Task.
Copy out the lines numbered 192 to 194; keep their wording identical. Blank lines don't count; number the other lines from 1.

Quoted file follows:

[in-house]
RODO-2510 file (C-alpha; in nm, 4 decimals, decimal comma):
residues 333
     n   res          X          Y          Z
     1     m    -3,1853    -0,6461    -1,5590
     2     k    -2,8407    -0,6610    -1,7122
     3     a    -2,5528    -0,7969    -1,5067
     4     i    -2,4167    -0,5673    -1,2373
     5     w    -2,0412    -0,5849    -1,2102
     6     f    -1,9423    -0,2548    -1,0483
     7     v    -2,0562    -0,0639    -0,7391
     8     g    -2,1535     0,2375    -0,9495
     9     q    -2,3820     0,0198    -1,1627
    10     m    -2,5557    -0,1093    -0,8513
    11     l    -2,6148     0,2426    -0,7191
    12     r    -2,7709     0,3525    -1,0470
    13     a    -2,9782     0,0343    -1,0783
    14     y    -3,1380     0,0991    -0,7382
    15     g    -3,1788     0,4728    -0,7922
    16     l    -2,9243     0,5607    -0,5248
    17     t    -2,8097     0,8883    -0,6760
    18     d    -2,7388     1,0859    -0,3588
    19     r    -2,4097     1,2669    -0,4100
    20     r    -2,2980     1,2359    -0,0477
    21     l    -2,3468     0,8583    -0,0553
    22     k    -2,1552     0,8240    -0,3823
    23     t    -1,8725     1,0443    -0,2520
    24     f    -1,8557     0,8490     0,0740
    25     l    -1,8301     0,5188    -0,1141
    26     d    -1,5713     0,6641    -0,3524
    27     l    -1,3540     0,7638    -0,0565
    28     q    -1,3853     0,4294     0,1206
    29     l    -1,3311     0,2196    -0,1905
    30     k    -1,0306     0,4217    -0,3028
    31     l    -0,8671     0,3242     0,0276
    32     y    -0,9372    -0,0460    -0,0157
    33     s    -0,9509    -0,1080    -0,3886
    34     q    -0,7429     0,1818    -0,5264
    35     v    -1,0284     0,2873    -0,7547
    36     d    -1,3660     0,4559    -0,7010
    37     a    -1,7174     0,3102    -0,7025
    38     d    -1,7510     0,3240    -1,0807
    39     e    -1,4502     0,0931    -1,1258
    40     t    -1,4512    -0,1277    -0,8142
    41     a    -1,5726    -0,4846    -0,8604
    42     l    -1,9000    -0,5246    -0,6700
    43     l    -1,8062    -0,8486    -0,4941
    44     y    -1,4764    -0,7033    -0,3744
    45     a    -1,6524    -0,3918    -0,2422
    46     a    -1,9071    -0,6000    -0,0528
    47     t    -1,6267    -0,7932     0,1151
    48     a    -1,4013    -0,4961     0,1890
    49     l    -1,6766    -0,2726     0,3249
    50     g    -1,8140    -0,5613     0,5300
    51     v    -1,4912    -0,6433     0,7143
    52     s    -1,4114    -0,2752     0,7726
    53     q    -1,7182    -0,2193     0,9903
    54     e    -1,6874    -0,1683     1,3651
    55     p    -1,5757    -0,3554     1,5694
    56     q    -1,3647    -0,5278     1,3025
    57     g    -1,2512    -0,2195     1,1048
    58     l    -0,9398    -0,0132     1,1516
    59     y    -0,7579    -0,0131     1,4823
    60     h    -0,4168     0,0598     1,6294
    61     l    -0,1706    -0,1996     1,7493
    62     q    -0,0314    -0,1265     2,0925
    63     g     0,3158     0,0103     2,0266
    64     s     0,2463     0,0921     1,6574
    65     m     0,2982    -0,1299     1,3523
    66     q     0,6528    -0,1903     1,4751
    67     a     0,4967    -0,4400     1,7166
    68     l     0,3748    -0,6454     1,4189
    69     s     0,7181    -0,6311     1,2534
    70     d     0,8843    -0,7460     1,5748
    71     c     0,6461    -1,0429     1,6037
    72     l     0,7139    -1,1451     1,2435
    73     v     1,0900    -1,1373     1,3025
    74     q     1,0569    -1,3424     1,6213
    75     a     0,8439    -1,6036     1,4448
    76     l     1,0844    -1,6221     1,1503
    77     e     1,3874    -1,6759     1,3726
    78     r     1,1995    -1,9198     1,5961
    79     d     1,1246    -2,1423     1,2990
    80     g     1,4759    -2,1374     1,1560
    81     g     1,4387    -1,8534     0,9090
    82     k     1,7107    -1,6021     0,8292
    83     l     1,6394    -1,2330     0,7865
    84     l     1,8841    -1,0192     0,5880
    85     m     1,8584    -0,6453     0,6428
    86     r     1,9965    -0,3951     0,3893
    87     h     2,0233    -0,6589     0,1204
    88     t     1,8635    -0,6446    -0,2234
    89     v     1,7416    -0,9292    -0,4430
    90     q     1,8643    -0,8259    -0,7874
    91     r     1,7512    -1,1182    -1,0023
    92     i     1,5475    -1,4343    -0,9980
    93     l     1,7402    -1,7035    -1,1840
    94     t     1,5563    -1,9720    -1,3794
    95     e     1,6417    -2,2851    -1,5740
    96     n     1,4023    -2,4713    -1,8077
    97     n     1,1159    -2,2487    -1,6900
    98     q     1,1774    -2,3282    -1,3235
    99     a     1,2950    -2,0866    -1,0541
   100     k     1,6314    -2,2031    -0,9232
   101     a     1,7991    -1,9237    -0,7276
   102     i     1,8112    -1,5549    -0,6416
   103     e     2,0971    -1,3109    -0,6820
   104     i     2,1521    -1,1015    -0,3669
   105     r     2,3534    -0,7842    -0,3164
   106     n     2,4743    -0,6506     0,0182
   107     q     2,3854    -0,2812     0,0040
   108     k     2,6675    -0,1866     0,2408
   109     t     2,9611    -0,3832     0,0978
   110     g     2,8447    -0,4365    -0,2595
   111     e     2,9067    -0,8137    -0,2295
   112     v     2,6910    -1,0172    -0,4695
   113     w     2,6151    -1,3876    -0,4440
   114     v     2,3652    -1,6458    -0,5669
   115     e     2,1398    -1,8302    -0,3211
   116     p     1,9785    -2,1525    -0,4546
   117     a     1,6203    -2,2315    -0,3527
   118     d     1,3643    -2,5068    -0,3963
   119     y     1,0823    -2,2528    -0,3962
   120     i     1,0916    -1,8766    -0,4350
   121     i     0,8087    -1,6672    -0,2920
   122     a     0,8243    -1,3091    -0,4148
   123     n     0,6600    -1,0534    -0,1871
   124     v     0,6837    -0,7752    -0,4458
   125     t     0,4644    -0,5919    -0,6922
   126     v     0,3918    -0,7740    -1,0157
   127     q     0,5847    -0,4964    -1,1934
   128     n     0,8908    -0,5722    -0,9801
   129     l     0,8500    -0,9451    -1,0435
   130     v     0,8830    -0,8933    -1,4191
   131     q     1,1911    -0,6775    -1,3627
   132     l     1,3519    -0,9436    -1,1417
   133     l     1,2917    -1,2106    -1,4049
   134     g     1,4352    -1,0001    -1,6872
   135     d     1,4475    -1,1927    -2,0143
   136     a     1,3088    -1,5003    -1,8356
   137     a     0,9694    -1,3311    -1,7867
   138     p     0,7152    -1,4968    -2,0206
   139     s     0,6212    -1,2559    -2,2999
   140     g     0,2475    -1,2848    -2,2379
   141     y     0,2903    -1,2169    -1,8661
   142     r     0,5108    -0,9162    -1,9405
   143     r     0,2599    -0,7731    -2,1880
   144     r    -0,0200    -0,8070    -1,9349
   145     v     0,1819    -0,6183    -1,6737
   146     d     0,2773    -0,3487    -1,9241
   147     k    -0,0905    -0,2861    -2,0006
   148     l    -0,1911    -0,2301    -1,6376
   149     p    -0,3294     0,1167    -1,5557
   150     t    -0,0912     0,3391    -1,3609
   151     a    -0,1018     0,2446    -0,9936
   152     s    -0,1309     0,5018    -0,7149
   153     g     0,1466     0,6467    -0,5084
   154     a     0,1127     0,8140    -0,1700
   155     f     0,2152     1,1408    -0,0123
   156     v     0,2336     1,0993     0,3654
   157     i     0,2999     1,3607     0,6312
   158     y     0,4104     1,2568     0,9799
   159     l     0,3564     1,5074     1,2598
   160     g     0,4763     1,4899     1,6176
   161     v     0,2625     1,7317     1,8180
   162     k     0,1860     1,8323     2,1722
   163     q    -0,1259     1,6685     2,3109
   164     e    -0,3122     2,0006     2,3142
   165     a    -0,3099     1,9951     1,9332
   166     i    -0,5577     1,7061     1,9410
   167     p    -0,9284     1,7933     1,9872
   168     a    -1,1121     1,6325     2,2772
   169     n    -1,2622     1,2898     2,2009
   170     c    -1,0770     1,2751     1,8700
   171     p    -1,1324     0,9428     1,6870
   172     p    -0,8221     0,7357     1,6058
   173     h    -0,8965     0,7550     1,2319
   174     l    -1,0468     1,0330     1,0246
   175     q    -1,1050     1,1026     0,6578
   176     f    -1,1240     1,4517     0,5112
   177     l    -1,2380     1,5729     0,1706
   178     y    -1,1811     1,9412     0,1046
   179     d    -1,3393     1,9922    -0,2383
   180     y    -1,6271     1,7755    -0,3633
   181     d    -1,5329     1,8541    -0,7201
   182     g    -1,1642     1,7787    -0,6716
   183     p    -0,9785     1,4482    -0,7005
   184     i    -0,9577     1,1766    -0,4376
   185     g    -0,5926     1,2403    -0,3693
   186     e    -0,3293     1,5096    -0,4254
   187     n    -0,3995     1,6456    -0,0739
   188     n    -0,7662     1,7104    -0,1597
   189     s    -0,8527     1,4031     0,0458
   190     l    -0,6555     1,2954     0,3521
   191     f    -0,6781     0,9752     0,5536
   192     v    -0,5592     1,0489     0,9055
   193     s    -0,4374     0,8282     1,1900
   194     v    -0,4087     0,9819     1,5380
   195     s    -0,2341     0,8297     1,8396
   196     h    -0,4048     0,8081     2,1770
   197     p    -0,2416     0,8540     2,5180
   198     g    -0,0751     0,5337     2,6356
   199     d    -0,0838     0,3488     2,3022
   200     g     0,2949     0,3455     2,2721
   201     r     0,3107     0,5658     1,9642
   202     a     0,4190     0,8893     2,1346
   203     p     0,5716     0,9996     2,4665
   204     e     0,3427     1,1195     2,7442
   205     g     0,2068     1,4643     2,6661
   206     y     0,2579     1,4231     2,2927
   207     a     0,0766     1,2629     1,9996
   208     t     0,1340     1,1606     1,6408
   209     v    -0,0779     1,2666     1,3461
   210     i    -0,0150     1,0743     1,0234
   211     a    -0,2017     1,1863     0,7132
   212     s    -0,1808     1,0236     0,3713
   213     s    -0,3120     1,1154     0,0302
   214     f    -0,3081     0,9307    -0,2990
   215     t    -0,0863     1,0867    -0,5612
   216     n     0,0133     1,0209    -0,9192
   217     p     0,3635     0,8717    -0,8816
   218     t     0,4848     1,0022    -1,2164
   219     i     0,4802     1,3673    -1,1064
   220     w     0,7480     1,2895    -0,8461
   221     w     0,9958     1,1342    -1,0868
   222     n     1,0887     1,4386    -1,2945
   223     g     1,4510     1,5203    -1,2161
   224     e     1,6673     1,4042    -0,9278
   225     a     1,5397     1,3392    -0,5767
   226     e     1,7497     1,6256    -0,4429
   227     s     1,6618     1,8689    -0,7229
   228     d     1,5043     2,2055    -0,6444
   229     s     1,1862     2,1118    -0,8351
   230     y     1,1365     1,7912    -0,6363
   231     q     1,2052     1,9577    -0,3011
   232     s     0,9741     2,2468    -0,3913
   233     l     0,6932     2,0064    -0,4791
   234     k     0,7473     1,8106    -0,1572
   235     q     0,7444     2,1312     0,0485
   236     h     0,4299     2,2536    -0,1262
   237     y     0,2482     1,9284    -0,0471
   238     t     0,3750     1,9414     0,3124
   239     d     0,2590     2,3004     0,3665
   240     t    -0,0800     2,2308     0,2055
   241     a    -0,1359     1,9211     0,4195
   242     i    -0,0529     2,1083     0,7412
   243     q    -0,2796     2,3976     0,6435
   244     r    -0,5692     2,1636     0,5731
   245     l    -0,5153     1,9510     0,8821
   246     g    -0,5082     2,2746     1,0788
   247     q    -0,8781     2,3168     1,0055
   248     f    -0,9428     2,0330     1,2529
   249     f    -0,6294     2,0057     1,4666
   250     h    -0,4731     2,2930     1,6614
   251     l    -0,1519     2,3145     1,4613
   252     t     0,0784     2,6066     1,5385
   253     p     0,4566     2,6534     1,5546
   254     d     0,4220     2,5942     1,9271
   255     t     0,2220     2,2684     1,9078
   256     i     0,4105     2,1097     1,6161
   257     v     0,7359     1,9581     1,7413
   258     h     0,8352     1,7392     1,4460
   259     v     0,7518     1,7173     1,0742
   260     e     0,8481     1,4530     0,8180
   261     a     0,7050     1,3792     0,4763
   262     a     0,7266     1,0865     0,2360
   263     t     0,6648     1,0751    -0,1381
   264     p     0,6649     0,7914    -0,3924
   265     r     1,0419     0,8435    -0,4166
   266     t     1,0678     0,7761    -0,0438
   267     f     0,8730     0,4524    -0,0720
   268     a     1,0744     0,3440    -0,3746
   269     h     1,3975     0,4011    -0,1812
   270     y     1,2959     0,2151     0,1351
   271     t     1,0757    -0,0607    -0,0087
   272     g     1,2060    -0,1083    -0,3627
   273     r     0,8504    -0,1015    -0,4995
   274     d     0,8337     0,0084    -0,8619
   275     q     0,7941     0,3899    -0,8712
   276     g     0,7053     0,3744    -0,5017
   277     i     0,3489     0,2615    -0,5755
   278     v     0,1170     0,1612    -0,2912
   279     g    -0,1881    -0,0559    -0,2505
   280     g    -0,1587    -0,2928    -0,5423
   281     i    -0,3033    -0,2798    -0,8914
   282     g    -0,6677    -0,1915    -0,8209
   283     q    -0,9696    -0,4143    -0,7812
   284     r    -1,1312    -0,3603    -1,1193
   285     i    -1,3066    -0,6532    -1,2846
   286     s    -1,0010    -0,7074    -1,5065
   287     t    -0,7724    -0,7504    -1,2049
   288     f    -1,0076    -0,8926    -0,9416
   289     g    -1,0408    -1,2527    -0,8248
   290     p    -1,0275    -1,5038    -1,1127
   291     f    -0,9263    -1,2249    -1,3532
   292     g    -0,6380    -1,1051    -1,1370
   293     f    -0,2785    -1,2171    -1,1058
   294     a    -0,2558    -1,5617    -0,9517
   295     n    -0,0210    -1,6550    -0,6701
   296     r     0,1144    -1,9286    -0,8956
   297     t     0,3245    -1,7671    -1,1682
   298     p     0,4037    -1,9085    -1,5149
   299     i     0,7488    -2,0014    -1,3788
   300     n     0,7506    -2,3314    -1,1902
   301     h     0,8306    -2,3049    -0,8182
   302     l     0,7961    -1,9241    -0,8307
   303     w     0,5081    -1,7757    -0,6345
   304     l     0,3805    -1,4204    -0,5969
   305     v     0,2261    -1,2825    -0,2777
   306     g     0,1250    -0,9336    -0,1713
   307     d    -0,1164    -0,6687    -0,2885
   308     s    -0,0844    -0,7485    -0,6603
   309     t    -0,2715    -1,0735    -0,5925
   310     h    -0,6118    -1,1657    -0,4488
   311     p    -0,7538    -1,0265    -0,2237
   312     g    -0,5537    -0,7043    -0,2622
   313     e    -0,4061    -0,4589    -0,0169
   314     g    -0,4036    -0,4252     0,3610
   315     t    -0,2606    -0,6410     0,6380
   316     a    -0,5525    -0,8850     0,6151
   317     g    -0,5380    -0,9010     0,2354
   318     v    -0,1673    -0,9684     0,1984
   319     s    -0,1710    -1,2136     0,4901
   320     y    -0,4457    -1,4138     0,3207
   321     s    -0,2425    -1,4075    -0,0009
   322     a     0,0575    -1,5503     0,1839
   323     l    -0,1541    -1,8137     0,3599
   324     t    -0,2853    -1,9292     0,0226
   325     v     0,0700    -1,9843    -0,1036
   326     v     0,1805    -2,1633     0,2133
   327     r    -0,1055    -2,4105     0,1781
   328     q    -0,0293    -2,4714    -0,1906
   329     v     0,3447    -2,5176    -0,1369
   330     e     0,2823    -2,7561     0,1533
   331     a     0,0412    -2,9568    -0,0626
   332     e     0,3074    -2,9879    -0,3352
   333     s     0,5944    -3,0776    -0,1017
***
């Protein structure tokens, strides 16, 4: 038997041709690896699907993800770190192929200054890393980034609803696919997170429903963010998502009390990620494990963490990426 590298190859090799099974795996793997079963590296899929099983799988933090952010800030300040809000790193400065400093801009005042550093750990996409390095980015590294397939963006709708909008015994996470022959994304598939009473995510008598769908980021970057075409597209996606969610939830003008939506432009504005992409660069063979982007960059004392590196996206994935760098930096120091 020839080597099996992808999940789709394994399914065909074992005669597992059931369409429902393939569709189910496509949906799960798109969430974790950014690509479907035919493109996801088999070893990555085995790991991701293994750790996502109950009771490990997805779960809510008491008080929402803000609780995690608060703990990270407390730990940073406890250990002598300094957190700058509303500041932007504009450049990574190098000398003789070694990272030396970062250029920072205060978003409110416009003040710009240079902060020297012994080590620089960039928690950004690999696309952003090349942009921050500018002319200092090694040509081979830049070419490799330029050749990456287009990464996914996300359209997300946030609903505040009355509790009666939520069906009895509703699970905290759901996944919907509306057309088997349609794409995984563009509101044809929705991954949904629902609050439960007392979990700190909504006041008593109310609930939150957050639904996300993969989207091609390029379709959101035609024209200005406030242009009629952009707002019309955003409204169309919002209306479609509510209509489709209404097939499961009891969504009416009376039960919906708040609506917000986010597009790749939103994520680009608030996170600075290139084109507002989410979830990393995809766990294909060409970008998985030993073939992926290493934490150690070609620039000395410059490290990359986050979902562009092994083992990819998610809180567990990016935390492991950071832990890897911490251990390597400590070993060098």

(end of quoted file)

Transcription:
   188     n    -0,7662     1,7104    -0,1597
   189     s    -0,8527     1,4031     0,0458
   190     l    -0,6555     1,2954     0,3521